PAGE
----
For most people, a part of home life is having people come and visit you! That might be family or friends, or it might be children’s friends. Whoever it might be, you want to ensure your visitors and your dog are both happy.
If you’ve had your dog from a puppy, they may already be used to visitors and not be scared. If they came to you later in life, they may not be as happy having their home ‘invaded’ by strangers.
For the former group, you’re more likely dealing with over-enthusiasm towards your guests. Unless they’ve just hit their teenage months, when they’re re-thinking virtually everything and things that were fine before become worrying.
With the latter, they need to learn visitors are a good thing, or aren’t something that’s going to be stressful.
Overexcited with visitors
While it’s great your pup is so friendly, dogs who get overexcited with visitors can be just as likely to cause injury to your guests. In their enthusiasm, they can jump up (scratching or unbalancing people – especially children or vulnerable adults), grab at clothes or limbs, or try to take treats or food.
Fellow dog owners may be able to deal with all this bouncing exuberance, but if you have people who are more worried about dogs – this can become a more serious issue.
For dogs who haven’t been brought up to expect and enjoy visitors, having strangers in their home can cause stress and anxiety. Not only are these people your dog doesn’t know – and so doesn’t know if they are ‘safe’ – they’re disrupting the usual routine and are, for the dog, unpredictable.
A dog who’s worried by visitors can show a whole host of different behaviours. These can include:
- Barking or growling
- Backing away
- Retreating to a safe distance to observe
- Becoming hyperactive (zoomies etc) and so outwardly appearing overly happy
- Body language cues such as yawning, lip licking, whale eye etc
- Wagging tail at visitor but with low or stiff tail carriage
- Clinginess to owner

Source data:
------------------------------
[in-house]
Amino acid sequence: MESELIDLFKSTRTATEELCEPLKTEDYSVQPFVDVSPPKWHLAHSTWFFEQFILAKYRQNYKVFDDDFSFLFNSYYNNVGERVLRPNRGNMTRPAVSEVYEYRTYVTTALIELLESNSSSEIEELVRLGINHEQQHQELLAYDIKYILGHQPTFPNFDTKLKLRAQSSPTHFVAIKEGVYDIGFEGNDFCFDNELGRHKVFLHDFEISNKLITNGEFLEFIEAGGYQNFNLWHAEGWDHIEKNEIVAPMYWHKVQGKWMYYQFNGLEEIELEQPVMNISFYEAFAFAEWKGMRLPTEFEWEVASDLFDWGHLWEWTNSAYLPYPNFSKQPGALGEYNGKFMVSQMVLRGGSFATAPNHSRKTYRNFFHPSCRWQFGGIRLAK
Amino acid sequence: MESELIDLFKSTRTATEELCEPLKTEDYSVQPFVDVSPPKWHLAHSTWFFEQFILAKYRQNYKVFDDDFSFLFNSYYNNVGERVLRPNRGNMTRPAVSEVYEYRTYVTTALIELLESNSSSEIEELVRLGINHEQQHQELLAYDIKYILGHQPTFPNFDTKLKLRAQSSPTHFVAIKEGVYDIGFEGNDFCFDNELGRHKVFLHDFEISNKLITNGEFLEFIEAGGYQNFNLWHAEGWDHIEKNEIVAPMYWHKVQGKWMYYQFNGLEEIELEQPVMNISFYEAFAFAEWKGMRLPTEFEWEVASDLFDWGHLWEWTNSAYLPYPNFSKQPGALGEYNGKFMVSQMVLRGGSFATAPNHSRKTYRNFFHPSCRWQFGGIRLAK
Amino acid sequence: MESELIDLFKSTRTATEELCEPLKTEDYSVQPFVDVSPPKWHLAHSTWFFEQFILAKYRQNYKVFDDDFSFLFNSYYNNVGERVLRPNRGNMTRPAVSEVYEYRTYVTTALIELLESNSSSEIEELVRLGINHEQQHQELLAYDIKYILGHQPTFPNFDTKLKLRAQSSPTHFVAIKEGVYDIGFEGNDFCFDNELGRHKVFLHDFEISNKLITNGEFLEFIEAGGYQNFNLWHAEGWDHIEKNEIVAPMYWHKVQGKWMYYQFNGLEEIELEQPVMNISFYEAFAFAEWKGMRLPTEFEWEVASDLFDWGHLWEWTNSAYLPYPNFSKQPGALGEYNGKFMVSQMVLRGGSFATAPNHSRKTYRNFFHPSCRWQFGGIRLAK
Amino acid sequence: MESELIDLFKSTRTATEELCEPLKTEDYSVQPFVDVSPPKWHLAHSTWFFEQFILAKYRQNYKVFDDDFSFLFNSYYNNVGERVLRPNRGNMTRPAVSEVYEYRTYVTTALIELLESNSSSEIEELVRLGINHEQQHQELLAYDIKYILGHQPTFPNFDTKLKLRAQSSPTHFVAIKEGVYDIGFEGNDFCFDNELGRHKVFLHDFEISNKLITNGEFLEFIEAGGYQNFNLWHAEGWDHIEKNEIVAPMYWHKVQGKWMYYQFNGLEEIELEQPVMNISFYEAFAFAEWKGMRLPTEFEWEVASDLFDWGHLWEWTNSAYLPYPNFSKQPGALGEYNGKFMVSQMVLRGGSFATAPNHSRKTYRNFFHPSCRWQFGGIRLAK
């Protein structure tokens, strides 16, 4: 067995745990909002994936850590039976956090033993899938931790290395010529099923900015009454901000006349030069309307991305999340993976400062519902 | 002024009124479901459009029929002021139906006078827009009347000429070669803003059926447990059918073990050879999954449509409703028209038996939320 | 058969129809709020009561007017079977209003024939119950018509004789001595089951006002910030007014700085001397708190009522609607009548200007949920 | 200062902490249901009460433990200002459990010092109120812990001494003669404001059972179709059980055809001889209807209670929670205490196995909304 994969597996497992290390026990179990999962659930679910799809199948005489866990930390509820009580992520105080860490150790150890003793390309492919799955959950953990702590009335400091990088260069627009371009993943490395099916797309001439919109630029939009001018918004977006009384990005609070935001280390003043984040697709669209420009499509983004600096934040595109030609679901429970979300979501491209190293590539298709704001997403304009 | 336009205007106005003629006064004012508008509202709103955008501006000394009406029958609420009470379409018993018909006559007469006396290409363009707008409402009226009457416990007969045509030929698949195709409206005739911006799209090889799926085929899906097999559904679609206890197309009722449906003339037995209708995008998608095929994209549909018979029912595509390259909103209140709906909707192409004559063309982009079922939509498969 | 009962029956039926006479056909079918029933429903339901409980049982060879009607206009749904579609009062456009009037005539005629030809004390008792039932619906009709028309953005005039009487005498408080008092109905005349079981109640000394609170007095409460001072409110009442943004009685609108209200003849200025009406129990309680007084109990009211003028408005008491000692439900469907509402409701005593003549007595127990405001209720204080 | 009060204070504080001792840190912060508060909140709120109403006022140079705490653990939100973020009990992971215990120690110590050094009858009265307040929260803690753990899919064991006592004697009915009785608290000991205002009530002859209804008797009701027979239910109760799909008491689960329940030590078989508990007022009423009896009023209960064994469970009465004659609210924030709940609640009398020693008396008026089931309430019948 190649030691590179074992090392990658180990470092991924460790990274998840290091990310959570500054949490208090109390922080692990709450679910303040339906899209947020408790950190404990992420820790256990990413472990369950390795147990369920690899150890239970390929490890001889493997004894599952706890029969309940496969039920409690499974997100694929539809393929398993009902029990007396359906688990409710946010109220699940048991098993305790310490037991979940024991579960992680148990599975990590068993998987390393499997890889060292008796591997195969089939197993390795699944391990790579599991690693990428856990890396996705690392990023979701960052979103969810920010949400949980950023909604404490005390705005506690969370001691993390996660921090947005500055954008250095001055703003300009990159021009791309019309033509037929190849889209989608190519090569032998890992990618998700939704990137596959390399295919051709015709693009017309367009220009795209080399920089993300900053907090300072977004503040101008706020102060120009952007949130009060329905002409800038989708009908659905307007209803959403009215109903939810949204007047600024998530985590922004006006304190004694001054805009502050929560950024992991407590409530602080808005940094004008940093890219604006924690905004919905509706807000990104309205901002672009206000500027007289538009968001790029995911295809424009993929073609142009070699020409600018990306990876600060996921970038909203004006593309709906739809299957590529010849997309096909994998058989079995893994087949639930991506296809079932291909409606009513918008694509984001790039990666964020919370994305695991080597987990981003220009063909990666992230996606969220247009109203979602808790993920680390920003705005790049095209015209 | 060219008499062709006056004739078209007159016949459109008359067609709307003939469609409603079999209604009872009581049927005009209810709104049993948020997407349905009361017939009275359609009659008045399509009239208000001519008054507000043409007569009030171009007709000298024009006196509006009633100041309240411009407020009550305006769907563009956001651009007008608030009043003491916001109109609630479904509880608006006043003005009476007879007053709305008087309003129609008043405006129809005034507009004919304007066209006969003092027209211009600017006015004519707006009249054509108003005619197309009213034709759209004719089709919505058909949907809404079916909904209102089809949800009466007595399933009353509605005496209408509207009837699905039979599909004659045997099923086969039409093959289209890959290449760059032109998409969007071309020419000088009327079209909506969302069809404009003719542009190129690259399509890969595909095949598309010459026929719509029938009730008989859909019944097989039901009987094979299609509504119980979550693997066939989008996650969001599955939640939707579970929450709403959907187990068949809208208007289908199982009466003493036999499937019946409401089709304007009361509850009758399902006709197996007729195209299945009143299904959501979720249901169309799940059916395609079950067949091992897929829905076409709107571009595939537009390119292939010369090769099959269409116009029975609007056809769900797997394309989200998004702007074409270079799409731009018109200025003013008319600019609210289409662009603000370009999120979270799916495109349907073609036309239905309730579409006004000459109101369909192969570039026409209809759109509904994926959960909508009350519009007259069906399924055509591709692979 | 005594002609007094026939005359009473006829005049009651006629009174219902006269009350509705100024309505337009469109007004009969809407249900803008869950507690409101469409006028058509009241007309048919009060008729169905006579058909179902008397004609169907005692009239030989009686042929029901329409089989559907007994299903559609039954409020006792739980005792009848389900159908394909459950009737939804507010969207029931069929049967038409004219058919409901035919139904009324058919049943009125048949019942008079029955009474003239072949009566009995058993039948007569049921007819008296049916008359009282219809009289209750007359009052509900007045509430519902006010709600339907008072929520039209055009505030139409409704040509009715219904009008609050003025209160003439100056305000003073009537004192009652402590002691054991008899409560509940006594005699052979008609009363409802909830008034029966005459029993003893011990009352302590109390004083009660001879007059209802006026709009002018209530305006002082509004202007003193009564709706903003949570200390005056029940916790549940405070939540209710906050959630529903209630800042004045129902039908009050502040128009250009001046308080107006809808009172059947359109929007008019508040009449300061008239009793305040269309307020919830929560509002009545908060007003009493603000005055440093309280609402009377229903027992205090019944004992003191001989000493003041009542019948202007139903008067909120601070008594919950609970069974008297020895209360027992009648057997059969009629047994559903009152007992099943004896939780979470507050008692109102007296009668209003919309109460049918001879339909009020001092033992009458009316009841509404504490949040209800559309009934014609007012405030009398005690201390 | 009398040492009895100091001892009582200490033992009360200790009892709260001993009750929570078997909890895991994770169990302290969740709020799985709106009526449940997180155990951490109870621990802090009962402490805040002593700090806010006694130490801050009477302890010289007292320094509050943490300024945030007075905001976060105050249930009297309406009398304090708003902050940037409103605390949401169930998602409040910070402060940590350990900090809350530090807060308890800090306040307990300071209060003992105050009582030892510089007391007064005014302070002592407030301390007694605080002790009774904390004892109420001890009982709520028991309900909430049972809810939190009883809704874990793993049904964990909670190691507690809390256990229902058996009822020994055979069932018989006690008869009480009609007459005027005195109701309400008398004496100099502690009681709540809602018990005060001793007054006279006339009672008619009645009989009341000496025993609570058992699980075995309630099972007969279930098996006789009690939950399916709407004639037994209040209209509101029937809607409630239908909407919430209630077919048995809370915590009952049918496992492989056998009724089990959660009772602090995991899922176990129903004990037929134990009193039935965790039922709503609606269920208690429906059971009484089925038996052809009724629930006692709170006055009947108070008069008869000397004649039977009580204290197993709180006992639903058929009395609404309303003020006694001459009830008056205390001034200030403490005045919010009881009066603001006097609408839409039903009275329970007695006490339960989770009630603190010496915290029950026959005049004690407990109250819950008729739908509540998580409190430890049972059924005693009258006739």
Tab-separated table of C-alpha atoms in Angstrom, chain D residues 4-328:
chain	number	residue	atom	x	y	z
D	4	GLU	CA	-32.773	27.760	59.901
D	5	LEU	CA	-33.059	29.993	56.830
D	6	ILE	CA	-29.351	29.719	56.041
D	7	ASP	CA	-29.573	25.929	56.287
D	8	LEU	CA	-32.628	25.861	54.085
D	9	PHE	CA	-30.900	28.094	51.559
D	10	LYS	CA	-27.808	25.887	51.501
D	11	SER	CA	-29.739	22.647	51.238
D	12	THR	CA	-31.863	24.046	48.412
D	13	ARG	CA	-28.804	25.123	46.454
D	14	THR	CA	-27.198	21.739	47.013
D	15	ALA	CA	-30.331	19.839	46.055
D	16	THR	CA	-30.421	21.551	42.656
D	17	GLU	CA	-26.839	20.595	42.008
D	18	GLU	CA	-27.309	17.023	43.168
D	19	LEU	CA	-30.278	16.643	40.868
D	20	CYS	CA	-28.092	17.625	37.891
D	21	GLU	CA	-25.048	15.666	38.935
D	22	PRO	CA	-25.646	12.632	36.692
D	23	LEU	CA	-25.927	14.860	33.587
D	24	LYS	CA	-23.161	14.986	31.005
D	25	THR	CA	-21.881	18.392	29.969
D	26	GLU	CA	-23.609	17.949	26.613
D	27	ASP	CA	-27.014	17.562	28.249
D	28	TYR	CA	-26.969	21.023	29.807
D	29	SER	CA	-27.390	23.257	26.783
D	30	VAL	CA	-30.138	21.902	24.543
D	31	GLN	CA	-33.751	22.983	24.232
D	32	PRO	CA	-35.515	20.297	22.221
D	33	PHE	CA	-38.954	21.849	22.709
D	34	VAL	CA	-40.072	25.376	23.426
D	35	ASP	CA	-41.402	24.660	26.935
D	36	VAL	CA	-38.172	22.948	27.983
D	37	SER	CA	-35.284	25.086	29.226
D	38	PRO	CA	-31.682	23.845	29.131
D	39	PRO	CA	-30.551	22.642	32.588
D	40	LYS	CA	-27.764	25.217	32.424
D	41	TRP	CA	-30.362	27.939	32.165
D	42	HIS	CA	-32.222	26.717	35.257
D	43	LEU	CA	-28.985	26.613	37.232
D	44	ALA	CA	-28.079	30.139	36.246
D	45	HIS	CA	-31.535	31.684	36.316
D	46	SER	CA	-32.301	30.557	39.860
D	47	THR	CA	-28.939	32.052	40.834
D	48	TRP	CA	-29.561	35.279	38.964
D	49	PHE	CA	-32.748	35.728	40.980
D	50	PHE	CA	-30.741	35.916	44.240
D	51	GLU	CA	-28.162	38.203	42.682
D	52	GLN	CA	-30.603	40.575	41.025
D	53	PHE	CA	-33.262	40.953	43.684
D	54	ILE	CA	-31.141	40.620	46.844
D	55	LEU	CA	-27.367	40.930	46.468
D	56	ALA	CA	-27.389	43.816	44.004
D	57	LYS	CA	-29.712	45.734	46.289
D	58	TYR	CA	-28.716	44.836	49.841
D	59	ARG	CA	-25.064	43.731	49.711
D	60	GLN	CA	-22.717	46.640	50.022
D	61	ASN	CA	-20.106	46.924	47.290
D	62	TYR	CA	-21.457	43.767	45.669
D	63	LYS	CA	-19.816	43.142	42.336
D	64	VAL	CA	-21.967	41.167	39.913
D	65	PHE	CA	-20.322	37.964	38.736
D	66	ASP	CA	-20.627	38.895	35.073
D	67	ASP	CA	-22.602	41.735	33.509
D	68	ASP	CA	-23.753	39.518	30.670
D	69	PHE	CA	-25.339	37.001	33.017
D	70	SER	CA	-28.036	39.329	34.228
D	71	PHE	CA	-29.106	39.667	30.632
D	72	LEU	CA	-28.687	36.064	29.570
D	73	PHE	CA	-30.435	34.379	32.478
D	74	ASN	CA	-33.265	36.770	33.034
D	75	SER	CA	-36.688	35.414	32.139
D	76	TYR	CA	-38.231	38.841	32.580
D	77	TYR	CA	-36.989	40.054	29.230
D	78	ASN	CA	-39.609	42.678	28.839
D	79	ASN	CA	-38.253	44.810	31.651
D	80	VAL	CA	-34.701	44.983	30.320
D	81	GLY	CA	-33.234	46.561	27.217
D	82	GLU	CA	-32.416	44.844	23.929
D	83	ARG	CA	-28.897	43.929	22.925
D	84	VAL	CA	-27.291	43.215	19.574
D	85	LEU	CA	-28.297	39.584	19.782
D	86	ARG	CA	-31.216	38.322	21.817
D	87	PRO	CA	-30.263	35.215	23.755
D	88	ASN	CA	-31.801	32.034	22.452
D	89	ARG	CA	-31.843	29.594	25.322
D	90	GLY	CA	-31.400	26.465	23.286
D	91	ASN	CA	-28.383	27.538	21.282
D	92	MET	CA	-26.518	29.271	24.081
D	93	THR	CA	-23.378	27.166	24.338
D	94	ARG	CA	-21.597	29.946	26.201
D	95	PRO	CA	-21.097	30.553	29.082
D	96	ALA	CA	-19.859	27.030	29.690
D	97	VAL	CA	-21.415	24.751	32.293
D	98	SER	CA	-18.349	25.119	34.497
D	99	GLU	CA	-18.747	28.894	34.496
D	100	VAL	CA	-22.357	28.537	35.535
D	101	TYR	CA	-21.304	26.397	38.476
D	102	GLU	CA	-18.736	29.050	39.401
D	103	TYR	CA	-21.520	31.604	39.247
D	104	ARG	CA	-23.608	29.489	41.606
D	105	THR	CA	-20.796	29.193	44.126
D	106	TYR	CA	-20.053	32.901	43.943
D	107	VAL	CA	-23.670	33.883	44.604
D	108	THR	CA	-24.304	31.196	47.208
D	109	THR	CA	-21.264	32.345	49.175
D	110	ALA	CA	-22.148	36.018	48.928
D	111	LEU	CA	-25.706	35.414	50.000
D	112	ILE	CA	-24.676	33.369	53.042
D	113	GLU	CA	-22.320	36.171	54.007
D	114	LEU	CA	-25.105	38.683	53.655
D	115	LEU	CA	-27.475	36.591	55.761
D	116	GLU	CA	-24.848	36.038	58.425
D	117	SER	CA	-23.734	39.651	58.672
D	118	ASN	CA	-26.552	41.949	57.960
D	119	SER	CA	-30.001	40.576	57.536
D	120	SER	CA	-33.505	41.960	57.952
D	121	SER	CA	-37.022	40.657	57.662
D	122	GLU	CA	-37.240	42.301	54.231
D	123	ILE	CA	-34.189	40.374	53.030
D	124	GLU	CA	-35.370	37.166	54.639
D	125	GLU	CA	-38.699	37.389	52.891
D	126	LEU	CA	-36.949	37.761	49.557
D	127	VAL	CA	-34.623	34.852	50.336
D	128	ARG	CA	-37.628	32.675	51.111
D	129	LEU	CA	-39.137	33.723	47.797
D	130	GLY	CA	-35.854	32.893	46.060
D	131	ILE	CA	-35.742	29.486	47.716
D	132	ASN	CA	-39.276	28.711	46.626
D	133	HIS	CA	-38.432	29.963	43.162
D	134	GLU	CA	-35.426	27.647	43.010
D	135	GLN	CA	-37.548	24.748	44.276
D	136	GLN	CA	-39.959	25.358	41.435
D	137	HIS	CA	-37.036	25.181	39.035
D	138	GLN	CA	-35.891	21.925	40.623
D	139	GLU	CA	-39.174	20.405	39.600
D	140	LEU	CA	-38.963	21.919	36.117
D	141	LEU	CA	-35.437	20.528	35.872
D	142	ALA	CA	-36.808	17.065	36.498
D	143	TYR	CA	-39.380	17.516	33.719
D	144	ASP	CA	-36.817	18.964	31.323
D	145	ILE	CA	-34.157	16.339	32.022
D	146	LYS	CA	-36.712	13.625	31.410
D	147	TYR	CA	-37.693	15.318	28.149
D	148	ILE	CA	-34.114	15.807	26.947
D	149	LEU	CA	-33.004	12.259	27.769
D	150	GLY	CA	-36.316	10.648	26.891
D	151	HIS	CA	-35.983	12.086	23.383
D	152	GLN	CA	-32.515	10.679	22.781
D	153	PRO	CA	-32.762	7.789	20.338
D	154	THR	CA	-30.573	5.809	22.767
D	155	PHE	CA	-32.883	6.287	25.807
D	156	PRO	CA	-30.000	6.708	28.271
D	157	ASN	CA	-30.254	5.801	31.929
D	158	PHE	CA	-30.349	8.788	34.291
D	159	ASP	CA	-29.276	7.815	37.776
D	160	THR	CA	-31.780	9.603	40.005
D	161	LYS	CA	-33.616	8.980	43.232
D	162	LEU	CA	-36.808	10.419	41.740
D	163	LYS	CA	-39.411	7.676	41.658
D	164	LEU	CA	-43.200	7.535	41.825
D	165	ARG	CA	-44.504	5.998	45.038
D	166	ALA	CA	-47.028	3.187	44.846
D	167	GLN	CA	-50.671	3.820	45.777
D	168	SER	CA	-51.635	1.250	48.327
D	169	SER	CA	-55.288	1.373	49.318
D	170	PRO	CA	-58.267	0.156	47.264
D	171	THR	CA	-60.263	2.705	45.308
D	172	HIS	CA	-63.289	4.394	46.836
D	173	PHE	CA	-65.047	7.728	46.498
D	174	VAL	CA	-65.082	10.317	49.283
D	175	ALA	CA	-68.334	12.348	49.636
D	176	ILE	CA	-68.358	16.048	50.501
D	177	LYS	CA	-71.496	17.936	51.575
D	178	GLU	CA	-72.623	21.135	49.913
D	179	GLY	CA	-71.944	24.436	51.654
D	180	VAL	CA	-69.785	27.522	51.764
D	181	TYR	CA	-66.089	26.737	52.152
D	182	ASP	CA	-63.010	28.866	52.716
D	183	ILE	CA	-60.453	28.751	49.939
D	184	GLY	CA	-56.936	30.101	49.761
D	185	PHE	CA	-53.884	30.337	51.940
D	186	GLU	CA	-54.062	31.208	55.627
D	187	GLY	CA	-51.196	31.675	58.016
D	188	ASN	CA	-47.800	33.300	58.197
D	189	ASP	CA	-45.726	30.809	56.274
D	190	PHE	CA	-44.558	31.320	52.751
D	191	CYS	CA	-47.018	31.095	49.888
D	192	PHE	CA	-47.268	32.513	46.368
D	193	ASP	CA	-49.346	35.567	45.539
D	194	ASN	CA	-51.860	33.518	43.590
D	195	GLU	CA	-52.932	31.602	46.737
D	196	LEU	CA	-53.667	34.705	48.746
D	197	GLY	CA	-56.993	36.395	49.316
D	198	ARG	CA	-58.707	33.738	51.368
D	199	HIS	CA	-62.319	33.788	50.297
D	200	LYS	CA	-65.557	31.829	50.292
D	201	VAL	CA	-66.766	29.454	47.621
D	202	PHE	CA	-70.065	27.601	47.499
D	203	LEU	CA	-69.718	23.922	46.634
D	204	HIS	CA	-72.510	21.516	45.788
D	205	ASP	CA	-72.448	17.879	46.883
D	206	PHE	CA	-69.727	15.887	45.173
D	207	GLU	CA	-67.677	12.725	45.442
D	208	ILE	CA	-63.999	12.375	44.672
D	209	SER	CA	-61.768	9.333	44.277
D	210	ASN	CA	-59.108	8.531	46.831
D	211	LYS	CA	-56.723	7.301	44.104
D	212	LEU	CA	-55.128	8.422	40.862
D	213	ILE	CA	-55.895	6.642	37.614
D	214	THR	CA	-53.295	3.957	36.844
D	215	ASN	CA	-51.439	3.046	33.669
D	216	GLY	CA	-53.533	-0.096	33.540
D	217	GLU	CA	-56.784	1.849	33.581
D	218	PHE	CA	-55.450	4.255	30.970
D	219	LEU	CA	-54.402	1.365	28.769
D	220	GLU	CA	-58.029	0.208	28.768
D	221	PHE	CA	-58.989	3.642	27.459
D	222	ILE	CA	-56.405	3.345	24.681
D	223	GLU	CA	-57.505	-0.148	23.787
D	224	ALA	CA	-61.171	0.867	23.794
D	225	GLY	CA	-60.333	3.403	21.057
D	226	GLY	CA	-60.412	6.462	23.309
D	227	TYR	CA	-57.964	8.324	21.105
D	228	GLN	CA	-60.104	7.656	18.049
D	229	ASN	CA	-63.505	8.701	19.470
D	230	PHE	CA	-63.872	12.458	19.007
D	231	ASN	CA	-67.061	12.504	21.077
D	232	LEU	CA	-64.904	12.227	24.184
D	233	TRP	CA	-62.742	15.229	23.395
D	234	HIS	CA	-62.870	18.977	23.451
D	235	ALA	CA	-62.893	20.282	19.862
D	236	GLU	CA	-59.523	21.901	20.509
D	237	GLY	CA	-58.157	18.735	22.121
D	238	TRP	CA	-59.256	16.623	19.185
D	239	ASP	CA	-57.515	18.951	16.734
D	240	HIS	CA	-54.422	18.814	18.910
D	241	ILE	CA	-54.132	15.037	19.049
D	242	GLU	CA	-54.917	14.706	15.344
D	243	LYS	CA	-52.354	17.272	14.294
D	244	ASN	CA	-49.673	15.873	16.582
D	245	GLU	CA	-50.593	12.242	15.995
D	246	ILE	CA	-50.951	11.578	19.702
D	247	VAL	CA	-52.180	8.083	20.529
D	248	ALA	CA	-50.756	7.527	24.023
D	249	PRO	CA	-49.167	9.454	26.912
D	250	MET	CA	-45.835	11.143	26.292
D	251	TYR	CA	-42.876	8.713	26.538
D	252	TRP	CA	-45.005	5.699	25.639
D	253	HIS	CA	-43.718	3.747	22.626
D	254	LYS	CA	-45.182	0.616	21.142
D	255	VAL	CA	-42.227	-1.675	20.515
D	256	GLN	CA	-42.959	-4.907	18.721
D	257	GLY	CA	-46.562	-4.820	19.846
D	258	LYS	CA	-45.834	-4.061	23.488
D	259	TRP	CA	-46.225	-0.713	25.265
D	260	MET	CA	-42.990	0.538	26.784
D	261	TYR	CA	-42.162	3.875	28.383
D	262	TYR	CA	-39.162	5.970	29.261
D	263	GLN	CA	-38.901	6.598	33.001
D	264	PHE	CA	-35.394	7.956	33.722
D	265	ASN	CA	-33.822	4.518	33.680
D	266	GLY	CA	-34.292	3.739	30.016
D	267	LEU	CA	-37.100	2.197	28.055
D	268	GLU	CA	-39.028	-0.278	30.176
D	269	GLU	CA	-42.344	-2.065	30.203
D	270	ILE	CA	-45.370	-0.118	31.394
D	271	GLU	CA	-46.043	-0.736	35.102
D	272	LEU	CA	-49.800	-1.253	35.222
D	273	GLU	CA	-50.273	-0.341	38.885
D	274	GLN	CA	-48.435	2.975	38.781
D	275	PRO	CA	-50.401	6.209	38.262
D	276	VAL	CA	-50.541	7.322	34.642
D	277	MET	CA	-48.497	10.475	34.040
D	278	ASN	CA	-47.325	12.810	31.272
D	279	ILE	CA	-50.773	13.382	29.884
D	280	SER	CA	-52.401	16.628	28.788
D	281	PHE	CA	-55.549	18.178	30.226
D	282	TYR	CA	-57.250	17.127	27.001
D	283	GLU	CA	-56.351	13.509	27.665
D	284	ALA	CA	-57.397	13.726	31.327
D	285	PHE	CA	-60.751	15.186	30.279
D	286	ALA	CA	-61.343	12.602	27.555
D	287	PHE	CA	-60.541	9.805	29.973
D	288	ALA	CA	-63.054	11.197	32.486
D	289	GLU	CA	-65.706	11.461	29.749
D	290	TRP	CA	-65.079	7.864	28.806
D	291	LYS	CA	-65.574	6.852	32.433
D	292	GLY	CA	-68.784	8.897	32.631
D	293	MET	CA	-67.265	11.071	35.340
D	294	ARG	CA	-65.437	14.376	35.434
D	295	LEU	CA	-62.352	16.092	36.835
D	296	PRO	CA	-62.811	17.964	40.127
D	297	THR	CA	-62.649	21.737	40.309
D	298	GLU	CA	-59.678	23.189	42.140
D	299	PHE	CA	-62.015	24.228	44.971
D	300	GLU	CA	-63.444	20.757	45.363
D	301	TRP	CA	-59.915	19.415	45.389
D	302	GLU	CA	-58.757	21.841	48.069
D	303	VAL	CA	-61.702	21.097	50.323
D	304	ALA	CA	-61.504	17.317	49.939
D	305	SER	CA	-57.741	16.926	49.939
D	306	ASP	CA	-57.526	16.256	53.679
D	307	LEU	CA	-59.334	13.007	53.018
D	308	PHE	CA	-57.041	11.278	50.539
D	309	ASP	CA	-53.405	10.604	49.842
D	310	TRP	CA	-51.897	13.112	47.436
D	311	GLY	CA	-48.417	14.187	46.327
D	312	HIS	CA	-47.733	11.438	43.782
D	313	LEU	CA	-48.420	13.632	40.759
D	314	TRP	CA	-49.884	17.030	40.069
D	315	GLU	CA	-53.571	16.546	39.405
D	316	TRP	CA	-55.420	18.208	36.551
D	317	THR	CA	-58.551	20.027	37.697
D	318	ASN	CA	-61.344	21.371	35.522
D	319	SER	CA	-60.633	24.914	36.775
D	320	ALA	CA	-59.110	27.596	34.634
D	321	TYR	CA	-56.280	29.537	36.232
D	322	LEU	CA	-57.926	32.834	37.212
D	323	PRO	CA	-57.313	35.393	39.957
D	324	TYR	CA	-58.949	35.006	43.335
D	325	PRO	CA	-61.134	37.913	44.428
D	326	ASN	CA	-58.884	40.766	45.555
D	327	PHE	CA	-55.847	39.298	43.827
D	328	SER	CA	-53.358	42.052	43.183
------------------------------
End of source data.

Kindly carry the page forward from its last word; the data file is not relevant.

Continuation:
- Inability to settle while the visitor is there
- Threats including darting, nipping and potentially biting
Happy to see people
A dog who’s happy to see and is used to visitors, is far more likely to give them a welcome. There are varying degrees of enthusiasm depending on their personality, then they should be happy to settle down.
How to deal with visitors
- Make sure your friends and family know not to turn up unannounced. Whether your dog is hyper friendly or worried and anxious, you want to have time to prepare for visitors.
- Be aware that a ‘flash point’ is coming through the door. Most aggressive behaviour and dog bites happen at the edges of perceived territory (doors, gates, windows etc). It’s far better visitors can come in and be settled in the house before your dog meets them.
- If your dog is worried or anxious with visitors, give them the chance to observe these new people, but not have to interact.
- Think dog vision. Our pups look at outlines, not details, so sometimes in the doorway with light behind, people can look different. They might have hats or big coats on, an umbrella or be carrying large bags. These things can mean your dog doesn’t recognise them as people they know (or even as being human!).
- Have stair gates at the door to the room you’ll be spending time with your visitor in – and keep your dog the other side. They will be able to see, hear, and smell your guest but not be forced to interact. Ask your visitor not to stare at them, try to make friends or even talk to them in these early visits.
- This is better than locking them away in another room – which can be frustrating and create a negative association with visitors. It’s also far better than just crossing your fingers and hoping your dog will be OK.
For excitable dogs
- For friendly and enthusiastic dogs, the door is the prime ‘jump up and greet or ask for treats’ place – and often it’s somewhere your visitor can’t avoid them.
- For friendly dogs, once your visitor is settled, you can let them into the room. If they’re going to greet them like a whirlwind, it can sometimes be useful to give your guest a handful of dog treats to sprinkle on the floor immediately pre-greeting. This will give your dog something else rewarding to do rather than throw themselves on your visitor and take the edge off all that canine excitement!
- Apart from that, ask your visitor to ignore your dog for a little while so they can settle. There’s plenty of time for greetings and bottom scratches later.
- For friendly dogs, after the initial excitement, they can interact freely with your visitors – as long as your guests want that.
- If your visitors are children, keep an eye on play and interactions to make sure they’re not getting too exciting. And ALWAYS supervise!
With a little bit of preparation – and understanding your dog might well look at guests with different eyes than you – you can make sure everyone stays safe in your home.